A new gourmet restaurant in a former Vietnamese canteen.
For once, I beat the quick-off-the-mark food bloggers to a new Paris restaurant: A Mère. And what a find it is! While it won’t win any awards for decor, it ticks all the other boxes for a favorite restaurant: reasonable prices; high-quality, seasonal ingredients; great creativity; and attention to detail.
About that decor: the illustrations on the walls were left behind by the Vietnamese canteen that used to occupy the space, and perhaps the simple wooden tables and metal-topped stools as well. The light comes from bulbs hanging from cords strung across the ceiling. It’s simple and funky, with help-yourself glasses, cutlery and napkins set out on the tables.
The main partners in this month-old enterprise are two young men: chef Mauricio Zillo, a native of São Paulo who has worked in the kitchens of Yannick Alléno and Paul Bocuse, among others, and, taking care of the front of house, the adorable Mikael Grou.
In keeping with the casual house style, the menus are photocopied and roughly cut by hand, with the wine list pasted to a piece of cardboard. The constantly changing menu lists only three starters, three main courses and three desserts. The descriptions are brief and by no means reveal all that is found in each dish (more on this later). Since there were three of us, we were able to try every single one.
Starters: I really lucked out with the soft-boiled
egg with melted Morbier cheese and poutargue (dried fish roe). A strange combination, but the poutargue melted into the cheese and was not noticeable. The cheese was nicely pungent, and the egg was topped with crunchy grains of buckwheat, but the amazing part was the delicate tempura of sage and other fresh herbs on top, so crispy and light, with just a hint of batter. Grou informed us that the sage had been delivered personally that very morning by his own grandmother, freshly picked from her garden in La Mayenne.
Mary, too, scored big with her starter of spicy
(thanks to Espelette pepper) beef tartare with figs and a sauce made with bone marrow. Terie was less impressed with her starter, described
on the menu as “sériole, lard, brousse” (amberjack, sheep’s cheese and lardo di Colonnata [cured fatback]). It turned out to be gazpacho, which incorporated the cheese and in which the chunks of fish floated, with the ribbons of lardo on top. While all the individual ingredients were fine, the fish and lardo were rather overwhelmed by the gazpacho. When the melt-on-the-tongue lardo was tasted on its own, however, it was a hit.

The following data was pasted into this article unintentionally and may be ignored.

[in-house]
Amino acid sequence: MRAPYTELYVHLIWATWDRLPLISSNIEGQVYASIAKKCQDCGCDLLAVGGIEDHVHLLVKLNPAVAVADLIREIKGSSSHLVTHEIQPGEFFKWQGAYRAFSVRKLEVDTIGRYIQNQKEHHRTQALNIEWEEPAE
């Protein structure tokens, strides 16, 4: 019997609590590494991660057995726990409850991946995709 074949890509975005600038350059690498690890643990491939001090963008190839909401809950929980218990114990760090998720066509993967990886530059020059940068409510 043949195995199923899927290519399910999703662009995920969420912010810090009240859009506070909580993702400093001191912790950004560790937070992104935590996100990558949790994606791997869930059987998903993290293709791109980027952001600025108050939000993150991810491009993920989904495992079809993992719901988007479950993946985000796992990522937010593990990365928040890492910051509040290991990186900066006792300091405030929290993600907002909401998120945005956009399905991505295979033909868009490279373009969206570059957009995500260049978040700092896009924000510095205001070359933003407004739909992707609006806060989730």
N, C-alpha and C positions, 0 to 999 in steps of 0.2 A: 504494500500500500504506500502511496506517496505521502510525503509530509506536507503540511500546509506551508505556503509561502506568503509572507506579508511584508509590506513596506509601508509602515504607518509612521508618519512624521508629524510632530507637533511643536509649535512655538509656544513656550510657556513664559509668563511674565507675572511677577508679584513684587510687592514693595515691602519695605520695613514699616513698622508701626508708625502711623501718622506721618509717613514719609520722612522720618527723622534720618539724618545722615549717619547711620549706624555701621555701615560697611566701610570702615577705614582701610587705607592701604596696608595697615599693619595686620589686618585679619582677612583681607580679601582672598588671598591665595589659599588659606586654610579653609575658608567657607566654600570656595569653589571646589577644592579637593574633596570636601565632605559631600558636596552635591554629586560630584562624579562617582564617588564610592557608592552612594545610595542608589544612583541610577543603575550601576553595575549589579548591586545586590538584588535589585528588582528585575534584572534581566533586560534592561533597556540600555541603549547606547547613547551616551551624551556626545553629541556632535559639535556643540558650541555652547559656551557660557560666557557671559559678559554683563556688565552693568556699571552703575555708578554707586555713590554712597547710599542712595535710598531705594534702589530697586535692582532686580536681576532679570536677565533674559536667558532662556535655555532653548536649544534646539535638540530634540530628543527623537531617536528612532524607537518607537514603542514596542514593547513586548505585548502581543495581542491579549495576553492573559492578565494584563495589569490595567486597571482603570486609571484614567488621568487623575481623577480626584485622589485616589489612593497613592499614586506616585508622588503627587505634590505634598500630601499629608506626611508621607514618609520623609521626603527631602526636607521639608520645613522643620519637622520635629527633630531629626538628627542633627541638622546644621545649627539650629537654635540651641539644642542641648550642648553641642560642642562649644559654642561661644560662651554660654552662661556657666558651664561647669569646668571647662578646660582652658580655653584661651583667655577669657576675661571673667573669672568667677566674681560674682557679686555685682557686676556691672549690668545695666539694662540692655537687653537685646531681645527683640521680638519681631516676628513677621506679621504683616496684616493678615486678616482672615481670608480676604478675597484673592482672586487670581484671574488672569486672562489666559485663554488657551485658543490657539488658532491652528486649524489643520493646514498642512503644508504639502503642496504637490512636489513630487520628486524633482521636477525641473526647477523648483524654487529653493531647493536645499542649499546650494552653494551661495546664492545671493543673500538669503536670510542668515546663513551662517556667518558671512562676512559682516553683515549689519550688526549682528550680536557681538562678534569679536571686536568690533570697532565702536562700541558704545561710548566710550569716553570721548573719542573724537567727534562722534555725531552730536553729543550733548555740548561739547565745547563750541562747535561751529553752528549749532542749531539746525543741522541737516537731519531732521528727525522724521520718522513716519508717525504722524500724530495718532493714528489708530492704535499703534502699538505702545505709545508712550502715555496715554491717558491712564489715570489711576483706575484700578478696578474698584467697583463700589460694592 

For her main course, Mary had chicken cooked
two ways: fried and confit, served with green beans and cocos de Paimpol (wonderful tender white beans that are in season now) and perfectly cooked oyster mushrooms. She loved the fried piece of chicken but found the confit part a bit tough. Terie thoroughly enjoyed her
cod with chickpeas (prepared like couscous) and Swiss chard, studded with a few half-cherries.
I was thrilled with my tender beef cheeks, beautifully paired with pieces of red onion. The touch of acidity I tasted turned out to be grapefruit, which had been marinated with the
beef. A great invention, with the tart grapefruit cutting the richness of the meat. A smoky eggplant sauce was the perfect complement.
I had noticed that the chef often paired fishy ingredients with cheesy ones, an unorthodox combination that would be considered blasphemy in Italy, but nothing prepared me for what came next. I had ordered a dessert described as “fennel, blackcurrant, anise.” Sounds austere, but when it arrived it turned out to be a cassis sorbet accompanied by a creamy concoction. I took a bite and put my fork down. “There’s fish in my dessert,” I announced to my companions. They thought I
was imagining it, but I soon discovered that what looked like raisins were really anchovies.
We called over Grou and asked him if the anchovies had accidentally fallen into the dessert. No, he said, it was intentional. The anchovies were there for “a touch of saltiness.” I don’t object to a touch of saltiness, or even to the vegetable elements (fennel and dill) in the dessert, but I certainly objected to the touch of fishiness. Compounding our consternation, he
informed us that the chocolate dessert Mary had ordered contain smoked eel, and that Terie’s “apricots, almond, lavender” dessert was topped with “lamb crumble.” In the
latter two desserts, however, the foreign ingredients were not as obvious as the anchovies were in mine. Otherwise, all the desserts were quite delicious.
While we didn’t like the idea of meat and fish sneaking into our desserts, I have to admit that it was kind of fun being surprised in this way. How often does a meal really amaze us? Zillo and Grou are giving themselves time to play around and experiment before publicizing the restaurant (which explains the missing bloggers), and I can only respect that. They are also willing to take chances instead of just copying dishes all the other trendy bistros are making.
I also respect their efforts to keep prices down. All main courses were under €20, and even the wine was very reasonable, with bottles priced from €19 to €65. We had a lovely 2014 Beaujolais Villages Vigne de Thulon from JM Burgaud for €25.
The delights of this meal made us forget the discomfort of the metal stools and forgive the crazy desserts. This is a place to watch as it evolves. I’m expecting great things.